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NYC Stock Broker Fraud Lawyers

Wall Street and Securities Fraud Laws in NYC

NYC is the epicenter of the USA when it comes to finances. Wall Street banks in NYC are blamed by the media, and court opinion, for the crisis of 2008. New laws, regulations, restrictions, and obligations have been placed on the banking industry as a result. Violations of laws regulating banks, brokerage firms, and trading securities, can result in criminal and civil penalties. Securities and investment fraud results in federal criminal charges, in addition to the cases being among some of the most complex in the justice legal system. Those accused of committing stock broker fraud specifically, should consult with NYC stock broker fraud attorneys who can help them.

Securities Fraud Laws

There are eight different federal laws that have been passed which govern the securities industry. These regulations govern broker behavior, in addition to financial institutions, companies, and other institutions.

  • Securities act of 1993 – which required public companies to provide their financial information, and other information, to investors and prohibits misrepresentation, fraud, in the sale of securities.
  • Securities act of 1934 – This gives the SEC authority over the securities industry. It gives the power to oversee brokerage firms, and it controls the registration of firms that offer securities. In addition, companies with $10 million or more in assets who have 500 or more owners, have to file reports available to the public. Conduct like insider trading is prohibited by this rule. In addition, the law imposes requirements for proxy solicitations.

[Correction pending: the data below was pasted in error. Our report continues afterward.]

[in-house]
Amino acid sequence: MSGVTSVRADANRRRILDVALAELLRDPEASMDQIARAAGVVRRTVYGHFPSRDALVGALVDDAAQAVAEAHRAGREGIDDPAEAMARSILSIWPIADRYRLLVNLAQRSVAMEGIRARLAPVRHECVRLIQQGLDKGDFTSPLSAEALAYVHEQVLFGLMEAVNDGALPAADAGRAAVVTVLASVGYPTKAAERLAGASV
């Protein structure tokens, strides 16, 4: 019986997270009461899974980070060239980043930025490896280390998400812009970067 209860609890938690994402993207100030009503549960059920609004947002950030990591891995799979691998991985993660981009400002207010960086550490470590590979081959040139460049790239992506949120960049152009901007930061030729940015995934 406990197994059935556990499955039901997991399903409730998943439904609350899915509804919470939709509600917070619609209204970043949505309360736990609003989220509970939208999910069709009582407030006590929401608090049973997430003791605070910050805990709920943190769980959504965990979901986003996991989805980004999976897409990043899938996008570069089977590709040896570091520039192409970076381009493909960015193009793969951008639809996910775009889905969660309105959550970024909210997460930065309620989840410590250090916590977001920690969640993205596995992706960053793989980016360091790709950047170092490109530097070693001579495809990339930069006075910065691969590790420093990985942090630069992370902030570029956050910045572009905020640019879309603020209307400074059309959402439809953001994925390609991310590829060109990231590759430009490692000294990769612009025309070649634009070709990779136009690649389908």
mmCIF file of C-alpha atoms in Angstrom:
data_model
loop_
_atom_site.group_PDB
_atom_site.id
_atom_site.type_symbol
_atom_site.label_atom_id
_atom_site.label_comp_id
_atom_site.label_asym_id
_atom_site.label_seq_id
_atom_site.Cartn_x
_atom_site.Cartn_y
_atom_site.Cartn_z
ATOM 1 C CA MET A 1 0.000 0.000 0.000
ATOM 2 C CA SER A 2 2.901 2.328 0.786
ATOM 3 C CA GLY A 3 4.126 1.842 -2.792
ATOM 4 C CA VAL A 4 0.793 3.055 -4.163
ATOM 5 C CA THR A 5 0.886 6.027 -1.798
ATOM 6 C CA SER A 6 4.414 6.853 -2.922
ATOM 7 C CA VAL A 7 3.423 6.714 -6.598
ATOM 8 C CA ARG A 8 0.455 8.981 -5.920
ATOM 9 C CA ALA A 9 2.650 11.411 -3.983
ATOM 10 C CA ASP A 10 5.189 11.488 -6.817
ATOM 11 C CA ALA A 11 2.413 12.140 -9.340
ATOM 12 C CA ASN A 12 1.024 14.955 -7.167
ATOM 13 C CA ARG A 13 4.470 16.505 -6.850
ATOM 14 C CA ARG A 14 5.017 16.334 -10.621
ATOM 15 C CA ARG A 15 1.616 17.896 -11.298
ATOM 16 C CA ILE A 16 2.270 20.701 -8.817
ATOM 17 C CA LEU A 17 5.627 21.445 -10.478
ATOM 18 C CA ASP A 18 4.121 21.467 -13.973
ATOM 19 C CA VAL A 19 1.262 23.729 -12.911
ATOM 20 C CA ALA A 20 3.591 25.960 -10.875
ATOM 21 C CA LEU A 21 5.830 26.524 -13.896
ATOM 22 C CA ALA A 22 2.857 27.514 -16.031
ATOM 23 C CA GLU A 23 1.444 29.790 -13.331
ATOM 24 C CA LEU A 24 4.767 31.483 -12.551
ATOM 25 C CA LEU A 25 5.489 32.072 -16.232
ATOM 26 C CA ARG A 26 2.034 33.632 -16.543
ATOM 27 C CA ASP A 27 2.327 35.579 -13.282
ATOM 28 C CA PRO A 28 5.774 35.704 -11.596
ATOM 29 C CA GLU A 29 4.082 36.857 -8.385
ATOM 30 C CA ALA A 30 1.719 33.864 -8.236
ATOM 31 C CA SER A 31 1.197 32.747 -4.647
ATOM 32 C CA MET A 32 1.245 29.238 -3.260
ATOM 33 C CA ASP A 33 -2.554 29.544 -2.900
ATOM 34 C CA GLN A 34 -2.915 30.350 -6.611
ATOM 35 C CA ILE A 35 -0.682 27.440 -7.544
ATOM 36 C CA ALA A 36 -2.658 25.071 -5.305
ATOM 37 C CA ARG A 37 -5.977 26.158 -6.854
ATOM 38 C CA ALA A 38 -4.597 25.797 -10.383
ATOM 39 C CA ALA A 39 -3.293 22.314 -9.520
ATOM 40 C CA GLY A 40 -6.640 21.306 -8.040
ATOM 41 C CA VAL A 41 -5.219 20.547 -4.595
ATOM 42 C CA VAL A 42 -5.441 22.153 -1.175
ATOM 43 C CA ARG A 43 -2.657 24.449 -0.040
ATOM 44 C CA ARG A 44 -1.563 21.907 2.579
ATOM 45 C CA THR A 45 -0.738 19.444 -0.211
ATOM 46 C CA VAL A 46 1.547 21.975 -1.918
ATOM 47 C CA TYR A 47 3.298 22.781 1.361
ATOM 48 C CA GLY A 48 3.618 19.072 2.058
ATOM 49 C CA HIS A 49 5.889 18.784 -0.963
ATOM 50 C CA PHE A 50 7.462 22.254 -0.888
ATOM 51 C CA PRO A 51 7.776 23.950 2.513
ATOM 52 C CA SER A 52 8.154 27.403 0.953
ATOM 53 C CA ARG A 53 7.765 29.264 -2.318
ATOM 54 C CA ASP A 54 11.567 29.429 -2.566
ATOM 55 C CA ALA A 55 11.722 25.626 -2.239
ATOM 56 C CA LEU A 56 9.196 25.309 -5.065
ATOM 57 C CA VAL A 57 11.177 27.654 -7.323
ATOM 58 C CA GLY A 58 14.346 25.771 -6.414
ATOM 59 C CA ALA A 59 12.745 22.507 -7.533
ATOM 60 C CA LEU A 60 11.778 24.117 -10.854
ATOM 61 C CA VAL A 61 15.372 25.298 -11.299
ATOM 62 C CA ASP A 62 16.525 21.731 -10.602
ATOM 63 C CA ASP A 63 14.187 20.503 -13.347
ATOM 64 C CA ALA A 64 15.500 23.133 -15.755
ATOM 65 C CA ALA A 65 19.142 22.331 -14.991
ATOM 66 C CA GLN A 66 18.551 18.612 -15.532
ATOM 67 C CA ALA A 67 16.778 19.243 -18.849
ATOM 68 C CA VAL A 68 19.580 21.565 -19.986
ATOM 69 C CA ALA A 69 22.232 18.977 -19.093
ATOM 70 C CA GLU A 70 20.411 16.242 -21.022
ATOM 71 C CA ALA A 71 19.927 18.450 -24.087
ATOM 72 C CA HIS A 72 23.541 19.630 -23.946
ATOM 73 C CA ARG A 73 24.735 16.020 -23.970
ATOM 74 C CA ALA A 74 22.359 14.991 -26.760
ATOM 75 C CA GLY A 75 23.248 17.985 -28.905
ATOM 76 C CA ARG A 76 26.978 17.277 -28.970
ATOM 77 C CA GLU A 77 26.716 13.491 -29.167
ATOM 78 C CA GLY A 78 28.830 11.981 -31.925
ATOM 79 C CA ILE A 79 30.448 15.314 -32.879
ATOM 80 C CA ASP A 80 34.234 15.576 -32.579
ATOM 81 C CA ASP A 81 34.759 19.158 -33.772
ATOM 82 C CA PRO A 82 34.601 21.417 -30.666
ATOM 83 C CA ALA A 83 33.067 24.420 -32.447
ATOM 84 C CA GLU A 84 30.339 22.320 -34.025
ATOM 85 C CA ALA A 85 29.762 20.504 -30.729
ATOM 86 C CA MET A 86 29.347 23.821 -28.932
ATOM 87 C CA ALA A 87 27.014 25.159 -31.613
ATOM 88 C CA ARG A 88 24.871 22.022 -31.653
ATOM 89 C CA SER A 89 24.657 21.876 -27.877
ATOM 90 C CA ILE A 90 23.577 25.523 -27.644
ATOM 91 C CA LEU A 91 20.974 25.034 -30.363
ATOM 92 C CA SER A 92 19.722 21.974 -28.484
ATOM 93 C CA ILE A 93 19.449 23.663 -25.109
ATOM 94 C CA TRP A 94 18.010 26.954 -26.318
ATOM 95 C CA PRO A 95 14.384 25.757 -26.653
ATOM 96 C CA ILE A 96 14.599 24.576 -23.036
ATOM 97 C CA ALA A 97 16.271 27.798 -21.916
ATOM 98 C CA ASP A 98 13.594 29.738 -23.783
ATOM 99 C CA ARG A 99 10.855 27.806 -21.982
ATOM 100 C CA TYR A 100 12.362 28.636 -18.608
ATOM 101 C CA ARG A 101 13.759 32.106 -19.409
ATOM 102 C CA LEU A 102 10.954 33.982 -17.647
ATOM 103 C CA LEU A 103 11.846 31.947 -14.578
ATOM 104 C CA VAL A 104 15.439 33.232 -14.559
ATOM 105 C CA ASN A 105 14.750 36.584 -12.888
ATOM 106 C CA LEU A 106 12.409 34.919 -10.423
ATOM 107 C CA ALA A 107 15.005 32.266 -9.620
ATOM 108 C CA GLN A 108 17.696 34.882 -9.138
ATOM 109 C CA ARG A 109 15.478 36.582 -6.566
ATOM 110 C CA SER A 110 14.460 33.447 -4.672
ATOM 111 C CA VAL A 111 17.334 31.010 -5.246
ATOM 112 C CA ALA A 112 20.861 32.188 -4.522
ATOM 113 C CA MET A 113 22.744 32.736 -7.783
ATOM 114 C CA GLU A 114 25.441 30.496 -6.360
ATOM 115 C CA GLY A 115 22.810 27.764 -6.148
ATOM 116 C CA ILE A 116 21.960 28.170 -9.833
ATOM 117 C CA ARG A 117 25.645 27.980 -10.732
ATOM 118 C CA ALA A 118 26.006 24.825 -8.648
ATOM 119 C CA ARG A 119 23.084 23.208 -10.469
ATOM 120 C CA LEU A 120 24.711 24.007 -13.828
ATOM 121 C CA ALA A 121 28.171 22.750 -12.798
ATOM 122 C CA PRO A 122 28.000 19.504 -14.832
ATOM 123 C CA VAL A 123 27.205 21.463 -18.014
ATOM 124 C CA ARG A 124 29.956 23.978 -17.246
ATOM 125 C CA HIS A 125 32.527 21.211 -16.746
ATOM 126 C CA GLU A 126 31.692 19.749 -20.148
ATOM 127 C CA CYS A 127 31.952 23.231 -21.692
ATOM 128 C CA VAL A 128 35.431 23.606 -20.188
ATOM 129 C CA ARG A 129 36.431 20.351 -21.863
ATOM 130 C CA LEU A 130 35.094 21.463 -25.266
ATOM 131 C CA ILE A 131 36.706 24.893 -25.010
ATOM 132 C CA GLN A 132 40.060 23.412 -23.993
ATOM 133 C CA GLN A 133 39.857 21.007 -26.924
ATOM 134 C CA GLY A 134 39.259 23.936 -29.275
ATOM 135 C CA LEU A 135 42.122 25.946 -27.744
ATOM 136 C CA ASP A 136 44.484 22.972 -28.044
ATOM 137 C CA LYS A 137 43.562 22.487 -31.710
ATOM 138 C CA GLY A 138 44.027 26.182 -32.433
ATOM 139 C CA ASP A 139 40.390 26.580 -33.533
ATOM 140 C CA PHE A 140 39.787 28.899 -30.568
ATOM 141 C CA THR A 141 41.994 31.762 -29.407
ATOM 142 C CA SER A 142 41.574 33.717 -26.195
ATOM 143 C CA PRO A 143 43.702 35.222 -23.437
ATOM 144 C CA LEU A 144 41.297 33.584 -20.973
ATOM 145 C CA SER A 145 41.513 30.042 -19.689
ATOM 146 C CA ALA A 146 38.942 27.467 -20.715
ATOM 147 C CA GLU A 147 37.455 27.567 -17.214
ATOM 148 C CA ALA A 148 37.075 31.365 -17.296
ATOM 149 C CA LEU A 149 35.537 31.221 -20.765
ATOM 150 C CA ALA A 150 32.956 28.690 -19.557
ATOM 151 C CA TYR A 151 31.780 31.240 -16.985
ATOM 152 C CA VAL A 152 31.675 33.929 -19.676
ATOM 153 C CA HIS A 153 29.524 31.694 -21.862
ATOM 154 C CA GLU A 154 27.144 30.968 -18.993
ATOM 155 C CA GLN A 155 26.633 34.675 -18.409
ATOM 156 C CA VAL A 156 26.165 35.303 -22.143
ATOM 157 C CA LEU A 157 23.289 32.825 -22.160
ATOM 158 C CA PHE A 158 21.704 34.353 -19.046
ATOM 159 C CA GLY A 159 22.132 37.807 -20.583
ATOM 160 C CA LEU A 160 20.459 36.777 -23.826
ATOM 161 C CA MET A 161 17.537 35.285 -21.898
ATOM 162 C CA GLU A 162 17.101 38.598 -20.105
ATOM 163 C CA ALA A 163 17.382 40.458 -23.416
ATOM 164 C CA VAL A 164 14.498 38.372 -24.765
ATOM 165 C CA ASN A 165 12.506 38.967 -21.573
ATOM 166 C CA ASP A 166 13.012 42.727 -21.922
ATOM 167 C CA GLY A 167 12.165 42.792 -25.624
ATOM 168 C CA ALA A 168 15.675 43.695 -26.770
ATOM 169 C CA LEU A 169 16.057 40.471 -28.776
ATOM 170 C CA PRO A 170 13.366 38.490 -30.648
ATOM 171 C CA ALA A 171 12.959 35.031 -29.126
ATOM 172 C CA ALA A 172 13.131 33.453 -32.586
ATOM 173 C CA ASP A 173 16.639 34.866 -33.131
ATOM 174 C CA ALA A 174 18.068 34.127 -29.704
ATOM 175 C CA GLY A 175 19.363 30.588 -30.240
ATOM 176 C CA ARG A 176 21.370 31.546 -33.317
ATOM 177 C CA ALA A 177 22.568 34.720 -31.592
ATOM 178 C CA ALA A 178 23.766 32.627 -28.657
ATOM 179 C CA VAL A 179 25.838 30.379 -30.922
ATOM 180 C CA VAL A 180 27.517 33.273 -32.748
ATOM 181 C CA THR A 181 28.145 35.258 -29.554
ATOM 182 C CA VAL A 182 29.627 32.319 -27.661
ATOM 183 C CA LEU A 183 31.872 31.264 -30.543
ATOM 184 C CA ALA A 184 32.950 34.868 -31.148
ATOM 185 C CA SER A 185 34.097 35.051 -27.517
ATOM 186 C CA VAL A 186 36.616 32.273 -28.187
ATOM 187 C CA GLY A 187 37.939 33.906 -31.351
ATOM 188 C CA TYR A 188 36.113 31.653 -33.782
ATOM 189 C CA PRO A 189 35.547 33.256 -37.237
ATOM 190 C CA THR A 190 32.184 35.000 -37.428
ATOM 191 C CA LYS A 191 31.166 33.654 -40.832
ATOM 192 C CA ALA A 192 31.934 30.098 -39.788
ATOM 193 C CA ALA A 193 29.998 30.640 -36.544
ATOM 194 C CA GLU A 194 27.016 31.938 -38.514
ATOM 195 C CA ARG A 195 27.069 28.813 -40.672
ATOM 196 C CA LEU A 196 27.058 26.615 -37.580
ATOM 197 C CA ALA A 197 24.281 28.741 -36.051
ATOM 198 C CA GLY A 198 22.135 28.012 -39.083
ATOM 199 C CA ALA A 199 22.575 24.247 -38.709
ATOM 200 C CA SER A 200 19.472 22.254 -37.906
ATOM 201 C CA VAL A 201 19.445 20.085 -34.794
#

• Trust indenture Act of 1938 – This law requires a formal agreement between bondholders and bond issuers which conforms to the Act standards before bonds, and note are offered on sale.
  • Investment Advisers Act of 1940 – This act requires all solo practitioners to confirm with regulations before advising someone about investments. The firm has to register with the SEC. Amendments to this act in 1996 and 2010 made it so only registered investment companies with $100 million or more in assets are subject to register with the SEC.
  • Investment Company Act of 1940 – This regulates mutual funds, and other companies, who engage in securities trading and investing. Companies that fit this criteria must disclose their investment policies. The purpose of the act was to force companies to disclose sufficient public information on it’s fund and objectives, as well as the structure and operations of the company that the company purchases shares in.
  • Sarbanes Oxley of 2002 – This mandated enhanced disclosures and created a public company accounting oversight board to force tighter controls
  • Dodd Frank Act of 2010 – It established rules for transparency in corporate governance and imposed new disclosure requirements and trading restrictions.
  • Jumpstart Our Business Startups Act 2012 – This was done to minimize regulatory requirements to make it easier for businesses to raise funds in the public market